Collecting on your Georgia Commercial Debt through Garnishments

As a creditor in Georgia, and especially one experiencing delinquent debts, your first objective is to pursue any legal means to obtain satisfaction of the debt owed to you.

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There are many ways for creditors to collect this delinquent debt, with varying degrees of difficulty, all of which depend on how hard the debtor intends to fight payment.

The easiest and most commonly adopted approach involves the use of a qualified attorney or debt collection agent.  This individual or entity will begin by sending either a demand letter or otherwise attempting to contact the delinquent debtor to amicably resolve the debt and get the creditor paid.  Unfortunately, this approach has mixed success.

More common in Commercial debt collection matters, due to the sophistication of parties, and contractual nature of the agreements, the creditor must go to court and receive judgement on delinquent debt in their favor, which then entitles them to act in regards to compel payment.  This judgement is a declaration by the court that the debt is valid, and the creditor can now seek to enforce the debt.

The most common tool used by these newly appointed “Judgement-Creditors” is Garnishment.  Georgia Garnishment Law is found in Title 18 Chapter 4 Article 4 of the Georgia Code, and follows the federal rules generally.  Specifics on the process can be found in OCGA 18-4-4 which outlines the process and period of Garnishments in the state.  There are two ways to enact a garnishment on a delinquent debt once judgment has been granted or the debt otherwise perfected.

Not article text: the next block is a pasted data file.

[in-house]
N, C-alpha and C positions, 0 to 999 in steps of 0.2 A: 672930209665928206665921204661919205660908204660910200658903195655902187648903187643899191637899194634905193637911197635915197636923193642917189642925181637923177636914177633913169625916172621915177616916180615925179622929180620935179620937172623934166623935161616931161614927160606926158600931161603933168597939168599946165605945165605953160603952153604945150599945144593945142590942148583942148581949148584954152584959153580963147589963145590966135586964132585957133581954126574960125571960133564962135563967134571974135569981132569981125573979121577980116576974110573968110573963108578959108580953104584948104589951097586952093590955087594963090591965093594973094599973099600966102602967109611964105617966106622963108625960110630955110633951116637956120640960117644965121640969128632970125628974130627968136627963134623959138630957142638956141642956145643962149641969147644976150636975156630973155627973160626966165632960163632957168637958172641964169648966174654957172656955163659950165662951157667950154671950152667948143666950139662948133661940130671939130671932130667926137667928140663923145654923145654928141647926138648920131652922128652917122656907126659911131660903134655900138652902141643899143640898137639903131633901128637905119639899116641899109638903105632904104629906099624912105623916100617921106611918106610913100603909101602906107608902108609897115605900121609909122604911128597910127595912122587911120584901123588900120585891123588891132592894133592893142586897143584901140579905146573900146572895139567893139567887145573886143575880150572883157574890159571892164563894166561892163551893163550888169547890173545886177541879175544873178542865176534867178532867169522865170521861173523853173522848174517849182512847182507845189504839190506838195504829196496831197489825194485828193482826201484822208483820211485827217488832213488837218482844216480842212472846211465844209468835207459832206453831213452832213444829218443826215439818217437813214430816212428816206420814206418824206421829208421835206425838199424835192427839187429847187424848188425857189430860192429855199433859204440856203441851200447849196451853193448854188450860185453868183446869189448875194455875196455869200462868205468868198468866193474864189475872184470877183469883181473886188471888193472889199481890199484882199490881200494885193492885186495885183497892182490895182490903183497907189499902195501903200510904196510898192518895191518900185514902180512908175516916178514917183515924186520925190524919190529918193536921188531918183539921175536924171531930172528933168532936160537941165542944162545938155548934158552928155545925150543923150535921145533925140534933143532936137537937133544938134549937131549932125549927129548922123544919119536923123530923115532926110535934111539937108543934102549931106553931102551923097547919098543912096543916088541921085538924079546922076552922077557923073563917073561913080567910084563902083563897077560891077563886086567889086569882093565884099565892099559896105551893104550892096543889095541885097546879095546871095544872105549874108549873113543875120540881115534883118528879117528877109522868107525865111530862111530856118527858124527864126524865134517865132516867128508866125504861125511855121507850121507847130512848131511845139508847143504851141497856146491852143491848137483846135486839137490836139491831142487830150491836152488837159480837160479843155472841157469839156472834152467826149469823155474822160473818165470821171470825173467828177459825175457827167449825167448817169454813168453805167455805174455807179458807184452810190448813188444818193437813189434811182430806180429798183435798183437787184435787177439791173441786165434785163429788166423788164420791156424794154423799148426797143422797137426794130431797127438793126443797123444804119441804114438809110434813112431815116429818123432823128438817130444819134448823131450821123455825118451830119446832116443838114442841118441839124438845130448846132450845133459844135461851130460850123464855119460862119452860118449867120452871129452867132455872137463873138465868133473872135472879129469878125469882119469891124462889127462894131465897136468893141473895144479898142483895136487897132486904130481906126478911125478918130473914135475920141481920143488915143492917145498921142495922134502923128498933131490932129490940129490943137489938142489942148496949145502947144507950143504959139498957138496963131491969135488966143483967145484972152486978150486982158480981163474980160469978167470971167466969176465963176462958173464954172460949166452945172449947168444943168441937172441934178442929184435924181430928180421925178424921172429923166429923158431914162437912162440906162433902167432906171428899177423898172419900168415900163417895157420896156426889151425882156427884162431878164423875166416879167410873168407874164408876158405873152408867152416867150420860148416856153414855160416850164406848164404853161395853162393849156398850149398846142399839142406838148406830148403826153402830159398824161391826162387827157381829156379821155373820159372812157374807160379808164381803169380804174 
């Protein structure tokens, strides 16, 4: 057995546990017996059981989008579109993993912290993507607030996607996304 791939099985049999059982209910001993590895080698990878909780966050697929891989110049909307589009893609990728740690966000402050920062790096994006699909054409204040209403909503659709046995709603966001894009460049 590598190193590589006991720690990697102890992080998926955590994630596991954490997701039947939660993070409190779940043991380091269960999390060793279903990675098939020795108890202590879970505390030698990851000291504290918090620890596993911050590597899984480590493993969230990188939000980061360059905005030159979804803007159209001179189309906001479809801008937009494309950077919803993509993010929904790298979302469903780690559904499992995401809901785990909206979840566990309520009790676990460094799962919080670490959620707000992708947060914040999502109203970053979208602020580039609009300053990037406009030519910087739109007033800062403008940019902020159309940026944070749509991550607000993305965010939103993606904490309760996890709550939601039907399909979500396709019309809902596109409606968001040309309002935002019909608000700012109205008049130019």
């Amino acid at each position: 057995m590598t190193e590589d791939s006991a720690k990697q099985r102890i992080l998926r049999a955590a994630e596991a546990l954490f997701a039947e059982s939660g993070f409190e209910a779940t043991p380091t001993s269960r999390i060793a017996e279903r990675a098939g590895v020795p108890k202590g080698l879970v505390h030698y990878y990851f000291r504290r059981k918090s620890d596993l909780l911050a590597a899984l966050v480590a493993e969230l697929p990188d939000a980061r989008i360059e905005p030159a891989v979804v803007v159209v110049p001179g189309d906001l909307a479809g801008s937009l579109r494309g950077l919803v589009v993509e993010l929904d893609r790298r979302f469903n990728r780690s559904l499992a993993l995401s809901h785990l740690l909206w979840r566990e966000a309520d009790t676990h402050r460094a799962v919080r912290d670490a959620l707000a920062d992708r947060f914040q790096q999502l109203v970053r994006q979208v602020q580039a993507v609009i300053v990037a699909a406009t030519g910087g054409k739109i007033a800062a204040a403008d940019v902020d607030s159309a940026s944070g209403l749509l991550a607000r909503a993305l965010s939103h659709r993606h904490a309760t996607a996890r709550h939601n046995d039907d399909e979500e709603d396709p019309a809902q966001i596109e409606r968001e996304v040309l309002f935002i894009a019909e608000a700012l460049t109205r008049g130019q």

The most common of these is a Summons of Garnishment, or simply a bank garnishment.  If a bank is served with this garnishment, they must immediately place a hold on the debtors account and may to the court all funds on deposit at the time of service, plus any additional funds that may be deposited into the account within the next 30 days.  After this thirty-day period, the garnishment is no longer in place.

Although less common, Georgia also allows the perfected creditor to garnish a debtor’s wages by way of a Continuing Garnishment.  After receiving service of a Continuing Garnishment, the employer of the delinquent debtor must pay into the court 25% of the debtor’s net take home pay.  This garnishment remains in place for the lesser of 180 days or the full extent of the debt has been satisfied.  Georgia also allows for renewal of this garnishment, but it must be again filed with the court.

Garnishments are generally filed in the Magistrate Court in the county for which the garnishee is physically located.  Costs may vary county to county, but are typically around $50 for filing, plus the cost for summons of service.

If you have questions regarding a delinquent debt of any kind and are at a loss for how to move forward with collecting it, let us help!  Thrift & McLemore’s attorneys are qualified in the State of Georgia to collect debts on behalf of their clients.  Contact Thrift & McLemore by email at [email protected] or by phone at 678-784-4150 to discuss how we can help you and your organization collect on your receivables and delinquent debts.

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David Allison
Editor
Atlanta Business Chronicle

Century Communities Inc. (NYSE: CCS), the No. 2 homebuilder in metro Atlanta, said today it will merge with builder UCP Inc. (NYSE: UCP) in a deal valued at $336 million, including the payment of certain indebtedness.

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